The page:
- The Washington Times - Monday, July 2, 2007

Another candidate has bowed out of the Virginia state Senate race for the Democratic nomination to oppose Tricia Stall, leaving just one name on the ballot and the possibility that the party’s firehouse primary Saturday will be canceled.

Ross Mugler’s withdrawal last week leaves John Miller, a former television news anchor who works at Christopher Newport University, as the only announced Democratic contender. The primary will be canceled if no other candidate emerges by Thursday.

“We need to be reading from the same sheet of music heading into November,” said Mr. Mugler, the Hampton revenue commissioner. “This election is far too important.”

Steve Corneliussen dropped out of the race a week earlier to pave the way for a more experienced politician. Mr. Miller’s experience ended with a loss to Delegate G. Glenn Oder, Newport News Republican, in 2001.

Miss Stall defeated state Sen. Marty E. Williams of Newport News in last month’s Republican primary.

All 140 seats in the General Assembly are up for election in November.

This is the final Senate election before the legislature redraws the state’s political boundaries in 2011.

{bullet} ’She’s a fighter’

Rep. Jo Ann Davis is working from her Gloucester County, Va., home while she takes chemotherapy treatments for breast cancer, her chief of staff said.

Mrs. Davis voted in the House four of 16 days when votes were cast last month, Chris Connelly said.

Since January, the 1st District Republican has been present and voted on 22 percent of more than 600 roll-call votes, including votes on stem-cell research, the fiscal 2008 budget resolution, federal prescription-drug policy and increasing the minimum wage, he said.

“She has her good weeks, and she has her tough weeks,” Mr. Connelly told the Richmond Times-Dispatch. “The chemo has made it difficult for her to get to Washington.”

Mrs. Davis announced in March that she was battling breast cancer again. She first was diagnosed with breast cancer in October 2005 and underwent chemotherapy treatments and a mastectomy.

Her colleagues “rally around and make sure nothing falls through the cracks,” said Rep. Frank R. Wolf, Virginia Republican and dean of the state’s House delegation.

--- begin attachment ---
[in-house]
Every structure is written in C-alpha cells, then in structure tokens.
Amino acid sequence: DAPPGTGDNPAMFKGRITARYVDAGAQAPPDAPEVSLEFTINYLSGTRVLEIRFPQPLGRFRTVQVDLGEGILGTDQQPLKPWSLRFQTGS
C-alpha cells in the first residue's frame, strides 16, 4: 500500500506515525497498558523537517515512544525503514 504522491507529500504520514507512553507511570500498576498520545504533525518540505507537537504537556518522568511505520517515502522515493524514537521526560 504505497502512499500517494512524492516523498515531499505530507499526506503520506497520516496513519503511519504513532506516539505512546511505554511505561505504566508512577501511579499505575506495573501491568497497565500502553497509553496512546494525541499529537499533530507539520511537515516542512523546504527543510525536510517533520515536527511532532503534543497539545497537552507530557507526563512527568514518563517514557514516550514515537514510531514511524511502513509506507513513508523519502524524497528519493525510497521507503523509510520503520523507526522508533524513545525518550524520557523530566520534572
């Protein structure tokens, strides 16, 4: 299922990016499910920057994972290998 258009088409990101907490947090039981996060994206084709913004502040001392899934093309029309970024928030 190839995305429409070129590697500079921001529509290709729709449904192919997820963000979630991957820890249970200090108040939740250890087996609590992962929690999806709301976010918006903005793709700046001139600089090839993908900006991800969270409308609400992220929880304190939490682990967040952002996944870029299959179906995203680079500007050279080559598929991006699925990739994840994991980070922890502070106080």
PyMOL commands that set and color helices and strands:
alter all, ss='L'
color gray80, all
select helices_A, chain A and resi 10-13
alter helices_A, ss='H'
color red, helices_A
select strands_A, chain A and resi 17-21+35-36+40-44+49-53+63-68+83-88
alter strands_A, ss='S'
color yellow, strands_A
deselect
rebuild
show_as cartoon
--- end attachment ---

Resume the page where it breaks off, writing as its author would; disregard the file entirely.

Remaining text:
Mrs. Davis, a member of the House Armed Services Committee, monitors hearings from home and does work-related reading while her congressional aides take care of the day-to-day operation of her office, including constituent services, Mr. Connelly said.

Mrs. Davis, who turned 57 on Friday, was elected in 2000 and has “every intention of running” for re-election next year, he said.

“She’s a fighter, and she continues to fight on,” he said.

{bullet} No big splash

When it came time to step before a crowd wearing nothing but swim trunks, Adrian M. Fenty chickened out.

The D.C. mayor broke predecessor Anthony A. Williams’ tradition of opening the District’s summer pool season with a cannonball dive, opting instead to let a professional dive team do the honors.

Mr. Fenty wore a dress shirt and a whistle as members of the D.C. Wave swim team and scuba divers jumped into the Langdon Park pool.

Mr. Fenty has promised to make more programs available for children and teenagers to keep them busy during the summer months.

Might it include cannonball lessons for the mayor?

{bullet} Running again

Democrat Andrew Duck announced last week that he is preparing for another run at Maryland’s 6th District congressional seat held by eight-term Republican Rep. Roscoe G. Bartlett.

In an e-mail sent to reporters and supporters last week — 17 months before Election Day — Mr. Duck said he is seeking campaign contributions “to defeat Roscoe Bartlett and turn our country around.”

Mr. Bartlett was re-elected in November with 59 percent of the vote to 38 percent for Mr. Duck and 3 percent for Green Party candidate Robert Kozak.

Mr. Duck is an Iraq War veteran and former Army intelligence officer from Brunswick, Md. He accused Mr. Bartlett of blindly following the Bush administration and the Republican leadership on issues including the war, health care and energy policy.

This column is based in part on wire service reports.

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